The California Senate approved it on April 22 by a 31-6 vote.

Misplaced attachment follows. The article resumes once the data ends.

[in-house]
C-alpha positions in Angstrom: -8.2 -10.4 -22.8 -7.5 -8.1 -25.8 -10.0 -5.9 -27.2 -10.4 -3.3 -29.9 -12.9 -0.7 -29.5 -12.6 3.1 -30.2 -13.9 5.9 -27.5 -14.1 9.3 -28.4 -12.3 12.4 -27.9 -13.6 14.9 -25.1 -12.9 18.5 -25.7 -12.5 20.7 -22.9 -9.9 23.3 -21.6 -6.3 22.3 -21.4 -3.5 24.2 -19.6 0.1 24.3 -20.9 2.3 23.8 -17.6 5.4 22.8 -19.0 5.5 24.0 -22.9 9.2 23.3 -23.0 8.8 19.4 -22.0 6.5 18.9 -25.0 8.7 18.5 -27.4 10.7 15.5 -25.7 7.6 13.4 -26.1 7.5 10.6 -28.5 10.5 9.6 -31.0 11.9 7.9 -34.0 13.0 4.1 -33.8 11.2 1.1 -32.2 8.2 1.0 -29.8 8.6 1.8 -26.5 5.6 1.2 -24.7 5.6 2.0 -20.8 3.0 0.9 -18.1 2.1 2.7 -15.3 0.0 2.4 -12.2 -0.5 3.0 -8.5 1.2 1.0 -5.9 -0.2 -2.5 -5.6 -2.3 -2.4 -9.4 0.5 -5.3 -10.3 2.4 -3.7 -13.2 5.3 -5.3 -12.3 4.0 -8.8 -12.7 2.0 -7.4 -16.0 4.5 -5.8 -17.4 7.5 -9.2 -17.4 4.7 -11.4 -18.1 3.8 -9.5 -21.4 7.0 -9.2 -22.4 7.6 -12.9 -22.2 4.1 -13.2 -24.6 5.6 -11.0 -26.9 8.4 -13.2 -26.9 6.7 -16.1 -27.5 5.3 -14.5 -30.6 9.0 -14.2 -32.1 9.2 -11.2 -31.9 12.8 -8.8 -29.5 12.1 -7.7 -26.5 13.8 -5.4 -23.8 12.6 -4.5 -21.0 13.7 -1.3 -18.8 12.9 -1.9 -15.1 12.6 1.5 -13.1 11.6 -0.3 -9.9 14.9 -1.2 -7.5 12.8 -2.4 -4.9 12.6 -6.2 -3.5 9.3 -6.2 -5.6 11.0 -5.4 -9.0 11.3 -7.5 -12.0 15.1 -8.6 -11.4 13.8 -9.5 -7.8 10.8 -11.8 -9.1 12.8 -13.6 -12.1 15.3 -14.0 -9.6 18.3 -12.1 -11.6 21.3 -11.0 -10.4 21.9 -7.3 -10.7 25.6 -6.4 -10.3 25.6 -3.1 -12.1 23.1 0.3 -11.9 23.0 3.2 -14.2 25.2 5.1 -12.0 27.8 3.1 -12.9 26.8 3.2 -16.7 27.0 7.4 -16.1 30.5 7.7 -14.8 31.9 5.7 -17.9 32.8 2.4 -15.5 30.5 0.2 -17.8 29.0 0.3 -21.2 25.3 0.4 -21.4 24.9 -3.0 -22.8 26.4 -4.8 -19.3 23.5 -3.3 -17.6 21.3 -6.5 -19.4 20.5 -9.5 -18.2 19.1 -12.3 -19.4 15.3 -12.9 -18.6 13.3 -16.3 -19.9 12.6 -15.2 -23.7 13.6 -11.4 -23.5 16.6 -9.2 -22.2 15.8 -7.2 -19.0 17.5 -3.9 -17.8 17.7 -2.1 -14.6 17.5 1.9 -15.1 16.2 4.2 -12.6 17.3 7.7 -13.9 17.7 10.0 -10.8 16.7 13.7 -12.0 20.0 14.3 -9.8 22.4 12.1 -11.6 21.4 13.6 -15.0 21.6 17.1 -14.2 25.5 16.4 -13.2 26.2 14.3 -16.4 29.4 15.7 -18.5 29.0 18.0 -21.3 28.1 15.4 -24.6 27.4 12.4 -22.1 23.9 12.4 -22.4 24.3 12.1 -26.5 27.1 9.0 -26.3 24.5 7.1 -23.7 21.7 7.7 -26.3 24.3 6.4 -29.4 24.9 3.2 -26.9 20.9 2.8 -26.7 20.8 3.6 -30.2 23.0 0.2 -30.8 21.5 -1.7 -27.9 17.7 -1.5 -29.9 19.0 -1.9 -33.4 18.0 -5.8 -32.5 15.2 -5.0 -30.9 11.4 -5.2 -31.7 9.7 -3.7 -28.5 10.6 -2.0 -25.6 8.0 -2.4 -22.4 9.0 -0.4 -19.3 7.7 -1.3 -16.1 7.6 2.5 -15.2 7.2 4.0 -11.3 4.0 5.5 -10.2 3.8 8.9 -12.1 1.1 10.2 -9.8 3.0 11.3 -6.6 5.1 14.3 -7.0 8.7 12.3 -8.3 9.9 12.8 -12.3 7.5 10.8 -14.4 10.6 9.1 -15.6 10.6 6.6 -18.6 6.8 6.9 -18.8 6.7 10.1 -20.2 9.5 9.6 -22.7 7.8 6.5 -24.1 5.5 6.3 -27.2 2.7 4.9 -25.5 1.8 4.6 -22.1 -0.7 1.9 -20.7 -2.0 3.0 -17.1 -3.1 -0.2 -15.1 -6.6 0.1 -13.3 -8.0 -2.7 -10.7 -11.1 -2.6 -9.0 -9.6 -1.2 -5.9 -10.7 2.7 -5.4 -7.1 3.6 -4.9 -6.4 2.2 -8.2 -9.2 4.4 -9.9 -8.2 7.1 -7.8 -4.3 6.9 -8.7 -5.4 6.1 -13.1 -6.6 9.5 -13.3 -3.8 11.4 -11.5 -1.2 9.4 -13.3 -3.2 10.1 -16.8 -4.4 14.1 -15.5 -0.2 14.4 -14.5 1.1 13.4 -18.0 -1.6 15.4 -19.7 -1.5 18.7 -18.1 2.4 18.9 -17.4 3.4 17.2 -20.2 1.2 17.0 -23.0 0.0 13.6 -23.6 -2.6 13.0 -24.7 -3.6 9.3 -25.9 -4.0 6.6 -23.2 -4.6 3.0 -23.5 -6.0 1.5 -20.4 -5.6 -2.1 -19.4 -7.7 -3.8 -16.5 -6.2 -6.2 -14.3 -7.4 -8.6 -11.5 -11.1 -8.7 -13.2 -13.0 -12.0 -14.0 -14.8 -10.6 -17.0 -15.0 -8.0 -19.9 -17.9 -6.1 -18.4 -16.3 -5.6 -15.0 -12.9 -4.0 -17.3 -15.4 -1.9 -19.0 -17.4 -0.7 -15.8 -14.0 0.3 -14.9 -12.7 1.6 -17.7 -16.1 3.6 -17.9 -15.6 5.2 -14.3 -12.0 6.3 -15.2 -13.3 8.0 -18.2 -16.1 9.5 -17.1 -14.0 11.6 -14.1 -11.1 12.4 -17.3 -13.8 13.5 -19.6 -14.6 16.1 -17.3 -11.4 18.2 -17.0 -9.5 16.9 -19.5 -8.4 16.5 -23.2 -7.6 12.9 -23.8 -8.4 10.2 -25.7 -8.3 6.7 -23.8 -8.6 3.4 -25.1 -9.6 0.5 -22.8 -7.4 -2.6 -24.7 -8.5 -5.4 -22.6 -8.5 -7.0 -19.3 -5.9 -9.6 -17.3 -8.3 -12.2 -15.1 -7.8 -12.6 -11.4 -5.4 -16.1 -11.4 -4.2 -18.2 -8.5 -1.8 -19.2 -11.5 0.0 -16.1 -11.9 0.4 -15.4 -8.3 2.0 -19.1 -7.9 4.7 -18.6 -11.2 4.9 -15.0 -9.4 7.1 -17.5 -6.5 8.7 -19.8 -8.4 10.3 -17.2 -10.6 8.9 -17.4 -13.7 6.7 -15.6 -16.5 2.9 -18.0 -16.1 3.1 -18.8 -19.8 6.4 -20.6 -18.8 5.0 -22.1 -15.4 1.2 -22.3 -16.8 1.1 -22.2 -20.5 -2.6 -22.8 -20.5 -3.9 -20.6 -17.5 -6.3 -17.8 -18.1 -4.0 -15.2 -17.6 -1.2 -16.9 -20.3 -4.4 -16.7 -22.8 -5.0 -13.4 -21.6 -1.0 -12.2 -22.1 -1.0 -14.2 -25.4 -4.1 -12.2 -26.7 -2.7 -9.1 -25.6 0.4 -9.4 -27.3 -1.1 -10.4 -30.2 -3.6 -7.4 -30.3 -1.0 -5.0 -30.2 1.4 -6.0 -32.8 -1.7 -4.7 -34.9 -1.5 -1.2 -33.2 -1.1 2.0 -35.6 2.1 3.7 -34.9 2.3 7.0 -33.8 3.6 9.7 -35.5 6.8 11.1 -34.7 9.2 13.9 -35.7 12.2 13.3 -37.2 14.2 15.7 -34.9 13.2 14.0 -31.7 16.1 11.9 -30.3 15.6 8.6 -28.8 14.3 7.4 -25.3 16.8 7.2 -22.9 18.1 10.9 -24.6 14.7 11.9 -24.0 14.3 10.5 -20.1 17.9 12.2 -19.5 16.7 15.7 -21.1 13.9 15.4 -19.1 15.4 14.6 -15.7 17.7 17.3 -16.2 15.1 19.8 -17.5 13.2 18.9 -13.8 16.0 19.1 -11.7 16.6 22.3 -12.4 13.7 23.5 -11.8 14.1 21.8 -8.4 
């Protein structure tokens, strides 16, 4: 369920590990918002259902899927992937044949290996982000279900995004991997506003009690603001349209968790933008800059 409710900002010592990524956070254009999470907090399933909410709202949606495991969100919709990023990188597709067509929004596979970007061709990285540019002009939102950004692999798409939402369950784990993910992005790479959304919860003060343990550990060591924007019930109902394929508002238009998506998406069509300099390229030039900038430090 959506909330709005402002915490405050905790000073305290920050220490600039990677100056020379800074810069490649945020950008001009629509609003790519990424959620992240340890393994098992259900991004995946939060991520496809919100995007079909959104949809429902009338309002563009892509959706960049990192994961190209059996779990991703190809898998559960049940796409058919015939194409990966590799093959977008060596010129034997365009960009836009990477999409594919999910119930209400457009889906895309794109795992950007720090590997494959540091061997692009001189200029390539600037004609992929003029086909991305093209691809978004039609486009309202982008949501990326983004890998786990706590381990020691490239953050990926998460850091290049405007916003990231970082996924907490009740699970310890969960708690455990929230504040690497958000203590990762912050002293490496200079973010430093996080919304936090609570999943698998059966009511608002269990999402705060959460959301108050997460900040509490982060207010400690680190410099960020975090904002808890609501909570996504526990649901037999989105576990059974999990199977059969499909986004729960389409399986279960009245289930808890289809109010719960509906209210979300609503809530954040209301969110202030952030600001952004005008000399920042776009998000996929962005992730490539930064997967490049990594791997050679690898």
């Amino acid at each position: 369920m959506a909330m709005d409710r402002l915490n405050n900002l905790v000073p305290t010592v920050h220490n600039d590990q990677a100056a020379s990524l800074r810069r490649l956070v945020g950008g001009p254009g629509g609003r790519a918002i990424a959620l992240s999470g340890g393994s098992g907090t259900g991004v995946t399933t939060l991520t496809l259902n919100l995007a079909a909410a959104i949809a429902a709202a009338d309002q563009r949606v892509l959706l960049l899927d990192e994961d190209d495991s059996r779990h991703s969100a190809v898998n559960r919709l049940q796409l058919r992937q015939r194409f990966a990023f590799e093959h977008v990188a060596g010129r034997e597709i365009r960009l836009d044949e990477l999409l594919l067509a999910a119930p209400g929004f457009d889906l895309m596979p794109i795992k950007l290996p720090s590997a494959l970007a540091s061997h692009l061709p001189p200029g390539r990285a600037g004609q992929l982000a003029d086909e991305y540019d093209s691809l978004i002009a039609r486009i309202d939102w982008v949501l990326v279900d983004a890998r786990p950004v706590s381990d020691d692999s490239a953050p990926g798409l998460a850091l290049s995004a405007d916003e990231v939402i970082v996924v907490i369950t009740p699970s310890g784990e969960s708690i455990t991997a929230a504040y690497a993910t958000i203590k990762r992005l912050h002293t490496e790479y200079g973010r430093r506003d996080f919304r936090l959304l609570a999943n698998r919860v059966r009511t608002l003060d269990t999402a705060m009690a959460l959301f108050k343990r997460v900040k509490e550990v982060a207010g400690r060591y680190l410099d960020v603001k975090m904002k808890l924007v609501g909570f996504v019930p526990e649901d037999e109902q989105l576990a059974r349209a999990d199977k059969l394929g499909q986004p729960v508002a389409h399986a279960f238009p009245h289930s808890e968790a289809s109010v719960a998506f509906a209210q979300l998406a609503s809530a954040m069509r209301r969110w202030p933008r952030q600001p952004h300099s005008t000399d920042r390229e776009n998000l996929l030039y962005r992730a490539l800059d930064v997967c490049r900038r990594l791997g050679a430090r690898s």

A bill aimed at easing the strain of workers' compensation insurance costs for California horsemen by raising pari-mutuel takeout on exotic wagers by a half of a percentage point cleared the state Assembly by unanimous vote May 3. It is headed to Gov. Arnold Schwarzenegger for his signature.The measure is expected to generate about $9.5 million annually to help racing defray the costs of workers' compensation insurance. It bumps the takeout on all wagers other than win, place or show, from 20.18% to 20.68% on Thoroughbred races. It makes increases in deductions from Quarter Horse, Standardbred and mixed breed county fair races as well. The bill by Assemblyman Jerome E. Horton (D-Inglewood) establishes an industry organization to oversee dispersal of the workers' compensation fund. The takeout increase would expire in 2010 unless deemed unnecessary prior to that.Racing officials are hopeful that Schwarzenegger, who vetoed a similar takeout bill earlier this year, will sign the latest takeout legislation."Over the last 90 days we have worked with the governor's office to craft a bill which addresses the concerns expressed in the veto message," Horton said in a statement. "In no way should this bill be viewed as a piecemeal approach to the overall workers' compensation problem. Even with the workers' compensation reform legislation that recently passed, the California horse racing industry will still be paying premiums that are excessive compared to other industries and other racing jurisdictions. "In the face of competition from other racing jurisdictions and gaming enterprises, it is essential for the racing industry to make a takeout adjustment to ensure its future as an agribusiness in California. This bill will help to restore California as a place where the best horses race and the best trainers and jockeys compete," Assemblymember Horton concluded. In taking the earlier action, Schwarzenegger cited concerns over the governance of the fund, methods of distribution and the lack of further review of the necessity of the additional takeout in the future, issues addressed in the latest bill.Officials have said the bill would significantly drop workers' comp insurance rates that are paid by owners and trainers. Horsemen, who currently pay $35 to $65 per $100 of payroll and $105 to $173 per jockey ride, could see their rates drop to $20 per $100 of payroll and $50 per mount.